Missed the Green Line to LAX workshops? You can still share your thoughts by taking this survey

Green Line to LAX Community Workshops solicited comments from attendees.

Green Line to LAX Community Workshops solicited comments from attendees.

Yesterday was the last of the first round of community workshops for the the Green Line to LAX extension. According to the project team over 200 people attended the three workshops to learn more about the project and offer their input on how best to connect the Green Line to the airport.

If you weren’t able to attend the meetings, fear not, you can still share your feedback with the project team.

First, I recommend getting some background information on the project. This can be found on the project page on Metro.net, the project’s Facebook page or right here on The Source.

Once you’ve done that there are a number of methods to share your input. First is the LAX User Questionnaire, a 16-question survey about how you currently get to LAX and how you’d prefer to get to LAX. Another option is to use this online comment/feedback form to email the project team specific comments.

Comments are requested by October 1, 2011.

Why I Cycle: The bike-to-transit experience

In celebration of National Bike Month and Bike Week L.A. (this week!) we’ve launched a new survey series entitled ‘Why I Cycle.’ This series spotlights local bicyclists who have made the daring leap from car-dependent to car-free or at least car-light in Los Angeles.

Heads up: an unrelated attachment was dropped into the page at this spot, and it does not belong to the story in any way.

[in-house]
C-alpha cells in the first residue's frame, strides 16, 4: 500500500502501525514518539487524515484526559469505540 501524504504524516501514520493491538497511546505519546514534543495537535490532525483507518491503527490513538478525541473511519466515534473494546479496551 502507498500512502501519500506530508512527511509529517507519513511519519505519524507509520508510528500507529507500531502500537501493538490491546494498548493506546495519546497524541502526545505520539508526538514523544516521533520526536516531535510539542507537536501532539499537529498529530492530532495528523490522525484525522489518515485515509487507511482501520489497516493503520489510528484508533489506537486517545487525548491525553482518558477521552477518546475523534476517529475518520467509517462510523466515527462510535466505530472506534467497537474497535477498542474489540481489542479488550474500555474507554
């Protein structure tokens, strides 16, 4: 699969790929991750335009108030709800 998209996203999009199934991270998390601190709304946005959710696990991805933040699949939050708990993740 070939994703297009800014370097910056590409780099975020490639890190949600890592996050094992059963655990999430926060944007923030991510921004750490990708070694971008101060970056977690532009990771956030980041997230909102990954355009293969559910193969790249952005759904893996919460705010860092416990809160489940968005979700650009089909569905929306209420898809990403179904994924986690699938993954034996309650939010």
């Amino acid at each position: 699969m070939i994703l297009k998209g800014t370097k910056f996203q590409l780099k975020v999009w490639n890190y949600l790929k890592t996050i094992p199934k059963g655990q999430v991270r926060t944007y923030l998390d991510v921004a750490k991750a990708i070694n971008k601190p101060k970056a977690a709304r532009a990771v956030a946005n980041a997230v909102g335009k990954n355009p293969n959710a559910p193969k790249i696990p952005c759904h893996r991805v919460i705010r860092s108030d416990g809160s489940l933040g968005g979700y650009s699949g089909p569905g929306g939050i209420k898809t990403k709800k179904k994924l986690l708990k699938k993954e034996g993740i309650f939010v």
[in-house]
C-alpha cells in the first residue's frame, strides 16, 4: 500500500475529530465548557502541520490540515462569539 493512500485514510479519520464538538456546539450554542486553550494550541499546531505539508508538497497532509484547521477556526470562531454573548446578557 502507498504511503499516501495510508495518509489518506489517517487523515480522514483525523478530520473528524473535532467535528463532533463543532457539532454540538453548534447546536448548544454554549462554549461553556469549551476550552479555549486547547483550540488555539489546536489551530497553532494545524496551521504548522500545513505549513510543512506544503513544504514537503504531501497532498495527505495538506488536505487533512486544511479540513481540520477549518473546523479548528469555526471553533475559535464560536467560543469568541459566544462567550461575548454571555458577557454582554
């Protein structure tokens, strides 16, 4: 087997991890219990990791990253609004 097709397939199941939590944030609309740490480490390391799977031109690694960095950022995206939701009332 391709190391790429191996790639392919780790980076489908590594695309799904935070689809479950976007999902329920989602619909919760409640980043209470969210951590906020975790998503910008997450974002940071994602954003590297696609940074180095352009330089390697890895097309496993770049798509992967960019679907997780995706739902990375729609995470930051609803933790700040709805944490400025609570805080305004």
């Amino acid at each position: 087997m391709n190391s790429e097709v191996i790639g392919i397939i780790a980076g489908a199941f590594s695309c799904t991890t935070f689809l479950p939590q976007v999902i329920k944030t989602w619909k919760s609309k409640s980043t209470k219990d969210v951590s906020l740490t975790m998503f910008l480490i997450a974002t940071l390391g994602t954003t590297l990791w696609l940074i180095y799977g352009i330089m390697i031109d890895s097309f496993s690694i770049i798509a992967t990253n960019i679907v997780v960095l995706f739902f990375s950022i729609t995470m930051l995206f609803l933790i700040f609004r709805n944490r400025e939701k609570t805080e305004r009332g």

Want to share your story? Point your browser to thesource.metro.net/cyclesurvey

Why I Cycle: Connecting Transit Modes

Of particular interest to Metro is bike-to-transit behavior. The results: 49% of Why I Cycle survey respondents said they bike to fill a commuting gap – the fabled “last mile” dilemma.

We asked “If you ride your bike to transit, what lines do you take?”

Many people use a mix of transit but Metro Rail received the most votes, followed by Metro Rapid and Local buses.

Why I Cycle: Rail Station AccessWe asked Metro Rail riders how they access stations with their bikes. Results: 32% said they use the stairs, 18% use the escalators and 16% use the elevators. The remaining 16% said they don’t take their bikes on the train.

The large percentage of cyclists who access Metro rail stations using the stairs will be happy to hear that thanks to feedback at Metro’s Bicycle Roundtable, special stair channels for bicycles will be considered in the design of new Metro stations. The under construction El Monte Transit Station will be the first station to implement stair channels.

We also asked for specific ideas on how to improve bike-to-transit connections. Many said they’d like to see rail cars added that are solely dedicated for bicycles. Others complained that turnstiles made it difficult to enter stations and that wider gates should be installed. Bus racks capable of holding three bikes was another common suggestion.

After the jump, more thoughts from survey respondents on how to improve the bike-to-transit experience. Continue reading

Why I Cycle: Joseph, Long Beach

In celebration of National Bike Month and in anticipation of Bike Week L.A. (May 16-20) we’ve launched a new survey series entitled ‘Why I Cycle’. This series spotlights local bicyclists who have made the daring leap from car-dependent to car-free or at least car-light in Los Angeles.

Want to share your story? Point your browser to thesource.metro.net/cyclesurvey

Name: Joseph
Location: Long Beach

What’s the No. 1 reason you bicycle?